It’s not fair. This whole story is massively unfair.
I picked up Jim Farris’ Muse, and upon reading the opening, thought, “Uh oh, another egocentric story about a Raymond Chandler wannabe having a detective adventure. Bleargh.” You see, the first paragraph said:
“I suppose it had to happen, eventually. My muse was gone, and my work had come to a standstill. It was all Sharon’s fault, of course. The night she left, she killed my muse.”
Muse skates *this* close to the edge of a typical noir detective novel without falling into the trope. Ever. In fact, just as you’re expecting something cliché, BAM, your expectation is turned on its little head, with grace and wit, and something potentially boring as hell becomes a minute, fascinating gem of fiction.
You think you’ve got a wannabe PI living in San Francisco, but then you have a real PI–who lives in our future, not the past or a sentimental retro present filled with cartoon cutout bad-guys and sexy dames. As if that weren’t bad enough, you then think, “Then what’s this muse crap?” And lo and behold, the muse is literally a devastatingly cute, intelligent winged being that sits on his shoulder like the tiny Egyptian Goddess of Smart. Really and truly. And just when you think it’s just degenerated into cutsie-poo boring modern fantasy achieved with handwaving pseudo technology–you are shown how it is that such a being is created, by science, and why. With real science. And for whom she is created.
See? Unfair! All these expectations of mediocrity, shattered! And you think, “Aww, she’s sweet,” but then you are slapped in the face with the reality belonging to a day-old person, self aware, and yet programmed for a purpose. They have “quirks” that some muse owners make a game of discovering. “Oh, this is gonna be bad, then,” you might think, because clearly this has to be a dystopian take on the slavery of the poor, oppressed genetically manipulated creatures.
Nope, Muse never slides into self-pity. Liz, the newly-created muse of private investigator Alan Donovan (man, he’s even Irish) is fully aware of the brutality of her necessarily short life, and that of all her predecessors with Alan and all the other people who have muses. But hey, our lives are always too short. She and Alan are very alone and self-sufficient–together. We explore this unique relationship–so classical and yet so fresh–through their feelings and actions, in their own words, as they come to understand each other and themselves better.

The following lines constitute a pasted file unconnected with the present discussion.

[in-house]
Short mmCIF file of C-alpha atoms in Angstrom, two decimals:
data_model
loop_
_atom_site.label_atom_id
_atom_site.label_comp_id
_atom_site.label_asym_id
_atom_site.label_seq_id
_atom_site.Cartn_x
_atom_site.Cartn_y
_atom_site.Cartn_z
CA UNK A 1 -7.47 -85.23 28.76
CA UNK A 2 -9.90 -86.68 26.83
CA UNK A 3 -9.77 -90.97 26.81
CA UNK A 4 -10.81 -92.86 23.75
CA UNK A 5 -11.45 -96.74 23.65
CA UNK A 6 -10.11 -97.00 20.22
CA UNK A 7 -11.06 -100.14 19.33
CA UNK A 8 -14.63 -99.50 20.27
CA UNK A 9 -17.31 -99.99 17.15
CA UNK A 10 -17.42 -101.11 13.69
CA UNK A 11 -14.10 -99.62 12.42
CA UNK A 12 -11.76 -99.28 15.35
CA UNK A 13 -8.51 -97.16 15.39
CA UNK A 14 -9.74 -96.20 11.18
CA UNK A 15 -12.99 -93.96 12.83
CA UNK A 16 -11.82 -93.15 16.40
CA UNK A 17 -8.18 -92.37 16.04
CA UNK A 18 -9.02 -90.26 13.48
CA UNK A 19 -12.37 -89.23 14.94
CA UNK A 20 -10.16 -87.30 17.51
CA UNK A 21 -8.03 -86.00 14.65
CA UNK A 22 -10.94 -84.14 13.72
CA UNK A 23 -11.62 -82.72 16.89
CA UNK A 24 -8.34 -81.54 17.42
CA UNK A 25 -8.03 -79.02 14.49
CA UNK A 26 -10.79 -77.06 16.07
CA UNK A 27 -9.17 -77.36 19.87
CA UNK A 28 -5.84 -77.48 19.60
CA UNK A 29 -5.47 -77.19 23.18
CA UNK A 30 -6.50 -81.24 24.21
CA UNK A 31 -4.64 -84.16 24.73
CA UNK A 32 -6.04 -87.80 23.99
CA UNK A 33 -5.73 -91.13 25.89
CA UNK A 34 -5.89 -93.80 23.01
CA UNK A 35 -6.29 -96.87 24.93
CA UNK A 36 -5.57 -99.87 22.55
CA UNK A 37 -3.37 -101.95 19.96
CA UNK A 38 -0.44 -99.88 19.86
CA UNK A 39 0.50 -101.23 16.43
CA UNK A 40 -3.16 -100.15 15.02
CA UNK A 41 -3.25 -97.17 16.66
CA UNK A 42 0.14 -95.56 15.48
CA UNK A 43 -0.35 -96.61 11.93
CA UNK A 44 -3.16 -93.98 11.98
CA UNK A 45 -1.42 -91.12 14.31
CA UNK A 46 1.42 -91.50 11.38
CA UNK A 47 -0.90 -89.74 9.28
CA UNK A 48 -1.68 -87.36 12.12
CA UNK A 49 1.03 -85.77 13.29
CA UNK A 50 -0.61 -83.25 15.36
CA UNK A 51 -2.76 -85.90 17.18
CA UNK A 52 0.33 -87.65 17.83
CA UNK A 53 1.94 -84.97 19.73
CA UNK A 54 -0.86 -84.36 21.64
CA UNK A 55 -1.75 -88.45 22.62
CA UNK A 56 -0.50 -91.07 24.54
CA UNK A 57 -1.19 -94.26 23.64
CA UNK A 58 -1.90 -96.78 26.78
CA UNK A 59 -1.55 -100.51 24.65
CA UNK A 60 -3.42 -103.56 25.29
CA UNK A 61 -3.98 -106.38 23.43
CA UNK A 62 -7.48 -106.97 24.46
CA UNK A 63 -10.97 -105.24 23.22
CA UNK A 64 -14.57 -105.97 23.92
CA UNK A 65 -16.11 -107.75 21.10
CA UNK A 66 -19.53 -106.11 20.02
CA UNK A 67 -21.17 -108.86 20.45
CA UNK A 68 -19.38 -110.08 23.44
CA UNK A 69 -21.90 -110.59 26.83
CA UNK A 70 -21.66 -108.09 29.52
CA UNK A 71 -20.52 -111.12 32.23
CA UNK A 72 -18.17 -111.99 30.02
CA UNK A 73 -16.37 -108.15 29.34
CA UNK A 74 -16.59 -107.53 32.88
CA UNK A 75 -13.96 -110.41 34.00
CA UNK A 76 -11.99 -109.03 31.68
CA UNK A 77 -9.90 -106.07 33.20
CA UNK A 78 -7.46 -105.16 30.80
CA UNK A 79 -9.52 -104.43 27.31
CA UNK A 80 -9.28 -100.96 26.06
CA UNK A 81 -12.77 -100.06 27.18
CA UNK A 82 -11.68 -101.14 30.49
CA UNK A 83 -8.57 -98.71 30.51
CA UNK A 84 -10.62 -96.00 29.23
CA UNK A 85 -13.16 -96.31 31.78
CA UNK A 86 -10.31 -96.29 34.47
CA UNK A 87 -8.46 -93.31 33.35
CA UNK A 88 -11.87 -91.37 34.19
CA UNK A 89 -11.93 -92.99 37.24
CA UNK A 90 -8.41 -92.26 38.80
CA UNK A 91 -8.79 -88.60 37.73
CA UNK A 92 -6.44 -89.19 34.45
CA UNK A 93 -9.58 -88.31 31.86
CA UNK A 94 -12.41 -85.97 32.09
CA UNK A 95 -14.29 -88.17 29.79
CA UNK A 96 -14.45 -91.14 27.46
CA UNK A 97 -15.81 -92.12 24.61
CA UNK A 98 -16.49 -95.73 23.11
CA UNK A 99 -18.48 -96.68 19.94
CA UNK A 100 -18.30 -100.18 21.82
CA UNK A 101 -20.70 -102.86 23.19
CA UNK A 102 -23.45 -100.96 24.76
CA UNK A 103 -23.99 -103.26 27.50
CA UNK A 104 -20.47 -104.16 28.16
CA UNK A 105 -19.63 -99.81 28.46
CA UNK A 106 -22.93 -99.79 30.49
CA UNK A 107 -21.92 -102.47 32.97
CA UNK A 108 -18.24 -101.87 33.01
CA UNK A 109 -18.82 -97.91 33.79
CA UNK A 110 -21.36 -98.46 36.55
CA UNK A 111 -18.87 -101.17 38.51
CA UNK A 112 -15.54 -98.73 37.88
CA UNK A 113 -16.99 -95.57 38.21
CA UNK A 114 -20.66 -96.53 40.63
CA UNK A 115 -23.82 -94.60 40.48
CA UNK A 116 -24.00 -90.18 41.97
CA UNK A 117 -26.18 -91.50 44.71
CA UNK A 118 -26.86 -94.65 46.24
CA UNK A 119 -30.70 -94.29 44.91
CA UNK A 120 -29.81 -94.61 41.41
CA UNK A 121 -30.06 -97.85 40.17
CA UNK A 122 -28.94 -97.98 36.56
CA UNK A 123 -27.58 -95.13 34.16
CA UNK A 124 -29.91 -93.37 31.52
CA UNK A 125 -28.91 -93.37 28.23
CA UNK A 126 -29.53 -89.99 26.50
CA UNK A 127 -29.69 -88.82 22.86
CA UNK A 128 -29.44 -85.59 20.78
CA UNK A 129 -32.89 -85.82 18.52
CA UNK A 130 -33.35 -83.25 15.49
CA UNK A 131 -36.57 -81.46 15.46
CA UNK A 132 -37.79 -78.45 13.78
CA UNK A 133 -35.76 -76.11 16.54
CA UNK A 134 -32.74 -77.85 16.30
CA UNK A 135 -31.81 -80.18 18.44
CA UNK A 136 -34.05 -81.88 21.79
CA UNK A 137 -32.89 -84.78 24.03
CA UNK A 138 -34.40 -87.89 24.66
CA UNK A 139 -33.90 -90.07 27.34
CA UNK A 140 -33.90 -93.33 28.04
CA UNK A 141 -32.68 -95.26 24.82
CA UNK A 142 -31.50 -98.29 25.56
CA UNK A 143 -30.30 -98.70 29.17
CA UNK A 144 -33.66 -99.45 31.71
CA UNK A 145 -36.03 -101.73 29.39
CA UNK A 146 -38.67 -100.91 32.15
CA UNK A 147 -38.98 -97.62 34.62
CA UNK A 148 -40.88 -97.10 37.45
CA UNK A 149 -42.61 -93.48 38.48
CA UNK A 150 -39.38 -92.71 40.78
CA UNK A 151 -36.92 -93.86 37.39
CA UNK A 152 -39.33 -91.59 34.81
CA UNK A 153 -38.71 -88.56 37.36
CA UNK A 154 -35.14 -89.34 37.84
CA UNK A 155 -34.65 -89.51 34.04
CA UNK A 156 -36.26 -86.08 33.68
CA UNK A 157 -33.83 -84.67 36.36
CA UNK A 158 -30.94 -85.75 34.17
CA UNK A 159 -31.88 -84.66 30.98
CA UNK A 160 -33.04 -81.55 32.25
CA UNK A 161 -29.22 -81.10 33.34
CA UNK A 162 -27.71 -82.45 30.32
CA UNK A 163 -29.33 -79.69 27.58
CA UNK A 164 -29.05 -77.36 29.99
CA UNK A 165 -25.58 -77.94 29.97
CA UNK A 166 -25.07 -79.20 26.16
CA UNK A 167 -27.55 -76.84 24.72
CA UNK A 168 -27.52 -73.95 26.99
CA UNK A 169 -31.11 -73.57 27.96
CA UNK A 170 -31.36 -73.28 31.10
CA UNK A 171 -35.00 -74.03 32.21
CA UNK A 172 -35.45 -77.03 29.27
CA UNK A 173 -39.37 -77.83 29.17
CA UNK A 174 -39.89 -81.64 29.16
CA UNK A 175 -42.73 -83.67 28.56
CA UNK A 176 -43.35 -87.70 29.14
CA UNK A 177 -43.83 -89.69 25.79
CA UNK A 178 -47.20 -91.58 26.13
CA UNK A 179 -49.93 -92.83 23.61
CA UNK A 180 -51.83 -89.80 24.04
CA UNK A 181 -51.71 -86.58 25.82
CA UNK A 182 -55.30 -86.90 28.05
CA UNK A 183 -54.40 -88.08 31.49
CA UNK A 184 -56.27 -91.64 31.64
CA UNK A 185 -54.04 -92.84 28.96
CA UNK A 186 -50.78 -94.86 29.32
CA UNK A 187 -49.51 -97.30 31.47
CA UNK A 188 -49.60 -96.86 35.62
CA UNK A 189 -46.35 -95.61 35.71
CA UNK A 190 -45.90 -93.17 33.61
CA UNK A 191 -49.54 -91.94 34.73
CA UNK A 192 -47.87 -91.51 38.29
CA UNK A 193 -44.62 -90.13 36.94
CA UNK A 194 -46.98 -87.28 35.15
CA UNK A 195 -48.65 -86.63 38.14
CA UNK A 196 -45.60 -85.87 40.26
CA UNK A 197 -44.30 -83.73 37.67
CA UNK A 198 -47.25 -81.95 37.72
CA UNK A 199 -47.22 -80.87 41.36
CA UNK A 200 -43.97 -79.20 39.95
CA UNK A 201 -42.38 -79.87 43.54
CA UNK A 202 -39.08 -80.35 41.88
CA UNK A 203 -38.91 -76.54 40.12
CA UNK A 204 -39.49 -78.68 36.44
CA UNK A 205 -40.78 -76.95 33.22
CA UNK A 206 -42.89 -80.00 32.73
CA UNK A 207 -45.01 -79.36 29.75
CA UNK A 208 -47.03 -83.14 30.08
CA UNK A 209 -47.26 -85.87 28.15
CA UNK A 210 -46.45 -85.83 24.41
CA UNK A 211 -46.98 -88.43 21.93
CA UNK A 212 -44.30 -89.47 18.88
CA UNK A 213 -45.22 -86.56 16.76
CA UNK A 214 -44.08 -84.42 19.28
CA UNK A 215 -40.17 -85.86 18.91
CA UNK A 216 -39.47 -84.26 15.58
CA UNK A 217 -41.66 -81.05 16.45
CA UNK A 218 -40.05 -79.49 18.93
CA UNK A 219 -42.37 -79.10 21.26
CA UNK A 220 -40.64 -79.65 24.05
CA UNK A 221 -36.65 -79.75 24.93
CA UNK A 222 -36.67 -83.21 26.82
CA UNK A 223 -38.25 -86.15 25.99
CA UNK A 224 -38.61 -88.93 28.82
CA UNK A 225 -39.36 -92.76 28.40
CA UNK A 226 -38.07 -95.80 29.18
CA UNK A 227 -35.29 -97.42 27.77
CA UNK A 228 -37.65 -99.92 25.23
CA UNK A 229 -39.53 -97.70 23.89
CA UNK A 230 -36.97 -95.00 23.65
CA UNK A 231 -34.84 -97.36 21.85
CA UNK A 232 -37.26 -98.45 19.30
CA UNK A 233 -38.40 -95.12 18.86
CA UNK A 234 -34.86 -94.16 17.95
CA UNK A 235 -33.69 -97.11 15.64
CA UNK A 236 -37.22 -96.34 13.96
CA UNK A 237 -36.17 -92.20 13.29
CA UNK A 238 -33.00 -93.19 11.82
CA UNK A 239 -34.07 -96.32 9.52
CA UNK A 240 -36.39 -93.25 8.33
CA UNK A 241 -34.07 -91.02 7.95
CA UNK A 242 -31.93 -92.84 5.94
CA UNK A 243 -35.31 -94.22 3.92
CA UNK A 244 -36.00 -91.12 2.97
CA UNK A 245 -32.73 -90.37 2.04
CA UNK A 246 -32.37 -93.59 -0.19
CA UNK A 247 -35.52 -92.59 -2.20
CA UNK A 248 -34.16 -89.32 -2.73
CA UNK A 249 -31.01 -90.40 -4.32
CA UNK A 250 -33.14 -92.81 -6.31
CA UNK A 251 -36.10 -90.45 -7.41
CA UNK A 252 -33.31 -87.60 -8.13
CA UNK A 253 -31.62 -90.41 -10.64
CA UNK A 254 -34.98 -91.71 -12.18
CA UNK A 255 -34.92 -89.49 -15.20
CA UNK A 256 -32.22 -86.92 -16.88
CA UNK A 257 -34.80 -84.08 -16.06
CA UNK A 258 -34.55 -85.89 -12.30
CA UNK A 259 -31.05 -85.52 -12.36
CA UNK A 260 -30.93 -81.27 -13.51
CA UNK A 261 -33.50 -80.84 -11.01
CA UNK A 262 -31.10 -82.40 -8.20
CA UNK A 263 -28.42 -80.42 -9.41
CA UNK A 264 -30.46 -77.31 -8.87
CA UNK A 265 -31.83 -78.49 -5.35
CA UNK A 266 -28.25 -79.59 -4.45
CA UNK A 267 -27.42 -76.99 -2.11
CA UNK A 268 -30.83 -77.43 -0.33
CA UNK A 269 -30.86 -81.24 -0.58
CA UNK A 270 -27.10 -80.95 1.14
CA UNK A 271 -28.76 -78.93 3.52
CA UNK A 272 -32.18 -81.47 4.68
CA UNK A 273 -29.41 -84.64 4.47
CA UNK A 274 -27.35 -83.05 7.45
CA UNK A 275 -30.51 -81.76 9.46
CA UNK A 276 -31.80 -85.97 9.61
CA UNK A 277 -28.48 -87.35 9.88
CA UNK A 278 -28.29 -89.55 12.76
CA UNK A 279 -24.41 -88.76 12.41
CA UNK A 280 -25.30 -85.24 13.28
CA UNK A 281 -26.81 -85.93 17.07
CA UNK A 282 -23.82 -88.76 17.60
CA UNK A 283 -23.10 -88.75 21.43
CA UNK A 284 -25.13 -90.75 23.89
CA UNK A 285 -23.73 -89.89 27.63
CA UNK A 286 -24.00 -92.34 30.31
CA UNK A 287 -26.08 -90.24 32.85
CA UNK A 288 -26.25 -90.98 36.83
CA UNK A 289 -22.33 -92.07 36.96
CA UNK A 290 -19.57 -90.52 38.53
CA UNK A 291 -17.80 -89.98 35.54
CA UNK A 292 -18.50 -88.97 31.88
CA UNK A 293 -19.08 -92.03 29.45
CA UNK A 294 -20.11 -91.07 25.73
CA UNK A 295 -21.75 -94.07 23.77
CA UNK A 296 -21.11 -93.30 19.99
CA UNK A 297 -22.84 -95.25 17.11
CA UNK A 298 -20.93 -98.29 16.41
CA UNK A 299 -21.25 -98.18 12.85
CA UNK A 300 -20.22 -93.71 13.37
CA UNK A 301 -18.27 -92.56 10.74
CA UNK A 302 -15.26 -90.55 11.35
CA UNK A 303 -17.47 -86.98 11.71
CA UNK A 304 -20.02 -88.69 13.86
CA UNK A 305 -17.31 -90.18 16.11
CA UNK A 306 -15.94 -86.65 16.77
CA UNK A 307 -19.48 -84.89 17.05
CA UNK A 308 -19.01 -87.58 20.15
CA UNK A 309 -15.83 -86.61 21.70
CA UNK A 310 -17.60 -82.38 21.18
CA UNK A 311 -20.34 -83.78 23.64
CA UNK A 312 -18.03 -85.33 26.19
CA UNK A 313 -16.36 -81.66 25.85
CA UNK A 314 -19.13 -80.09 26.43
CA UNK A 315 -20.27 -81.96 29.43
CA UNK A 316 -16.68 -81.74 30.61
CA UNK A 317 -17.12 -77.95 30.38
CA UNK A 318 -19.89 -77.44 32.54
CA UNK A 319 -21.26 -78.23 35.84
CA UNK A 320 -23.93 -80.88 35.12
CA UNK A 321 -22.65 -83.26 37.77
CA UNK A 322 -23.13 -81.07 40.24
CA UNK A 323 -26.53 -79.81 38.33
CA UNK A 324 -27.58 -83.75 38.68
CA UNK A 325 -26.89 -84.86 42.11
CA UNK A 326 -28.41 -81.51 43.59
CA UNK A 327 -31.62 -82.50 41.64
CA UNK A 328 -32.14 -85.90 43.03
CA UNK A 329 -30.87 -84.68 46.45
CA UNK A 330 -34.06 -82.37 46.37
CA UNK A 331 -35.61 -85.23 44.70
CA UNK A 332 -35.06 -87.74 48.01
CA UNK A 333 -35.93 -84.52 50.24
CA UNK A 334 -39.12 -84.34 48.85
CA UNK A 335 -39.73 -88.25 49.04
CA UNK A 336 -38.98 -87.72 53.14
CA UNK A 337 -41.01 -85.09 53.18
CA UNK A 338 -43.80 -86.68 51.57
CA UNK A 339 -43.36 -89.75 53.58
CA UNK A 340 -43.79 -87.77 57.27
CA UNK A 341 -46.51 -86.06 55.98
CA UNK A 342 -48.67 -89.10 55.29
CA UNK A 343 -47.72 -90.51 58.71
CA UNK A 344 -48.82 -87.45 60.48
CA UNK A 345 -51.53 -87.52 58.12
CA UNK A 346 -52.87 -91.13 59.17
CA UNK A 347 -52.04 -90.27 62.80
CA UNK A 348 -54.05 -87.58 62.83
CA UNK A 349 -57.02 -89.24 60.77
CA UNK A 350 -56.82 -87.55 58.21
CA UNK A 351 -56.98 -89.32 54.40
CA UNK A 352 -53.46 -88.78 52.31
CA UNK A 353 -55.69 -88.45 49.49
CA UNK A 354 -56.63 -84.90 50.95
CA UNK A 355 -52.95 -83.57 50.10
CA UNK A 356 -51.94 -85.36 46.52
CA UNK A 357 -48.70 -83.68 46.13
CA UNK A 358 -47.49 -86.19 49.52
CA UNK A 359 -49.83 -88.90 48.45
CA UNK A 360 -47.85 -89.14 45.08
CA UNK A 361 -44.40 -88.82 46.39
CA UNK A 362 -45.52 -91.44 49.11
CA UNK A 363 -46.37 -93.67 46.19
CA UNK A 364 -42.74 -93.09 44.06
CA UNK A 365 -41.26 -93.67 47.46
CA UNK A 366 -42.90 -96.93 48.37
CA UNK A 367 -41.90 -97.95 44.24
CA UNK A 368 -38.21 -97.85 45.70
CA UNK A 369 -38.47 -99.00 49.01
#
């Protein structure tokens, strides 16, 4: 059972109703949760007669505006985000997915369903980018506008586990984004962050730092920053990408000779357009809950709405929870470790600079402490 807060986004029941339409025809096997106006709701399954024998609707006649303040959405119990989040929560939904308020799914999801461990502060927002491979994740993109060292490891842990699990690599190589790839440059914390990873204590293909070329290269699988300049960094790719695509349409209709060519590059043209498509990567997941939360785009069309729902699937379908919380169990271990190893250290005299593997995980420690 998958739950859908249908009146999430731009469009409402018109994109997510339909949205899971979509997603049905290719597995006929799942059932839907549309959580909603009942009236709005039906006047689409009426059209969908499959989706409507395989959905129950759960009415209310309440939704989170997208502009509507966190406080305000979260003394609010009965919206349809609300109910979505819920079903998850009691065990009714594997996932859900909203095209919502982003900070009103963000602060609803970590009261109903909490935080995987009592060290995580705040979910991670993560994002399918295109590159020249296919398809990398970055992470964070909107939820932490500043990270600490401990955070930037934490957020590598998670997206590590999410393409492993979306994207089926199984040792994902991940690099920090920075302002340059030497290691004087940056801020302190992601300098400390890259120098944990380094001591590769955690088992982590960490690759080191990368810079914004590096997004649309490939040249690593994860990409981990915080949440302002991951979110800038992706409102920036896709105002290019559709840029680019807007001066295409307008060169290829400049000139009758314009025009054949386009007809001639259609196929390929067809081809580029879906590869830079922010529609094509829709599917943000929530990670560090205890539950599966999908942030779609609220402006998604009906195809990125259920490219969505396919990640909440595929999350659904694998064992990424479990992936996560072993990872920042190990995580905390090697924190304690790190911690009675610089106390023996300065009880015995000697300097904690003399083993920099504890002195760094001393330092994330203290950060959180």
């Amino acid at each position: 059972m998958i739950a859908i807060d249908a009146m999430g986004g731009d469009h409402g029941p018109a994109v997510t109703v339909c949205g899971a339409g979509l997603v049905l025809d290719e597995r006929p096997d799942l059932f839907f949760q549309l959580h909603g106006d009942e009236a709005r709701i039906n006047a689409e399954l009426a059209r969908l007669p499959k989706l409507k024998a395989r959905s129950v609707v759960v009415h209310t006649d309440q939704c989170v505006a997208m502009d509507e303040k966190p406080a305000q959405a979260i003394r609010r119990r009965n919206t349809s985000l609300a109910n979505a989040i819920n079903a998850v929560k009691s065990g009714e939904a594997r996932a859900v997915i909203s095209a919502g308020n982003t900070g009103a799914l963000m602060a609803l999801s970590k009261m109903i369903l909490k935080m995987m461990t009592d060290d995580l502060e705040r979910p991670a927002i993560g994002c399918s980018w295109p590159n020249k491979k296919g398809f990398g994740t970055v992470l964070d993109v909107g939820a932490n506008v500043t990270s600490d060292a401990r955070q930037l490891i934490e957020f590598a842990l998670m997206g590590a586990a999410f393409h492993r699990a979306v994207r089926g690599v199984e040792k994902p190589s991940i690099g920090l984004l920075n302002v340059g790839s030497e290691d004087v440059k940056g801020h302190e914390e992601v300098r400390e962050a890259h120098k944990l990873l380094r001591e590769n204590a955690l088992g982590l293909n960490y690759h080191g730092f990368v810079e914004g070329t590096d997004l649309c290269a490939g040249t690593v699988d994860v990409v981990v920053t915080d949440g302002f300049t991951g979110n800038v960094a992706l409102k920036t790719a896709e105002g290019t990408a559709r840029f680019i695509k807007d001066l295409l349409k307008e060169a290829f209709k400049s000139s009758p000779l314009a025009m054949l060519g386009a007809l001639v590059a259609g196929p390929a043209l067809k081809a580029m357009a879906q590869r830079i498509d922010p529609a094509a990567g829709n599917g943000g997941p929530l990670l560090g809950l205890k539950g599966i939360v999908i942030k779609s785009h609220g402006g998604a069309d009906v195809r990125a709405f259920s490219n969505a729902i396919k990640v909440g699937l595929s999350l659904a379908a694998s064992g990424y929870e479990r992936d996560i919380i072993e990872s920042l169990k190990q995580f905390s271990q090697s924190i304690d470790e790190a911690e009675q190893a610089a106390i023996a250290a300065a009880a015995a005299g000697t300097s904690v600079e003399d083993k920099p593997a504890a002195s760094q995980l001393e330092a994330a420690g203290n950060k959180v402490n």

There is of course, a mystery which includes Tongs, gun-toting bad guys, and near-death and mucho dinero at stake. But instead of letting stereotypes do the work, you get a tightly-plotted mystery kept fresh by both its novel twists and very personal views of both Alan and Liz. Instead of the usual unrequited love-boohoo, you get love explored in an adult but modest fashion–an emotionally adult fashion. How can two beings belong together and yet never be together? A muse is often a feminine character or real being–not a love interest, but someone who inspires love, someone unreachable. And here’s more disappointment: instead of the one-note unrequited love and misery, you come to understand what it is to be a muse: created to bond to a human who is godlike in comparison. This is so curious, because after all, weren’t muses goddesses at one time? Your expectations have just been upended once again.
More unfairness ensues: we get charming characters that we enjoy getting to know, set in a believable future, with sensible tech–some would call it mildly dystopian, but Farris helps us find hope and love even there. And I want to know what happens next to Alan and Liz! Yet more unfairness, because by the end of the novel, I was ready for more, a lot more. I didn’t want it to stop.
And dammitall, now I want a muse of my own! A cute 15-cm lady with a mousie head, soft white fur, angel wings, and a lion’s tail. Someone to watch over me, you know? To advise. To love me unconditionally. Wouldn’t you?
Alan does solve the one overtly dangerous mystery very handily, but not without a struggle. And in fact, it’s Liz who solves the bigger mystery, that of her predecessor’s death. Yeah, we know how…but not exactly why. Not the real reason. So I was prepared for disappointment–and was massively disappointed in not being at all disappointed. And I was utterly charmed.
This little story is a real gift. Now, go read it. You will have been very unfair to yourself if you miss this one.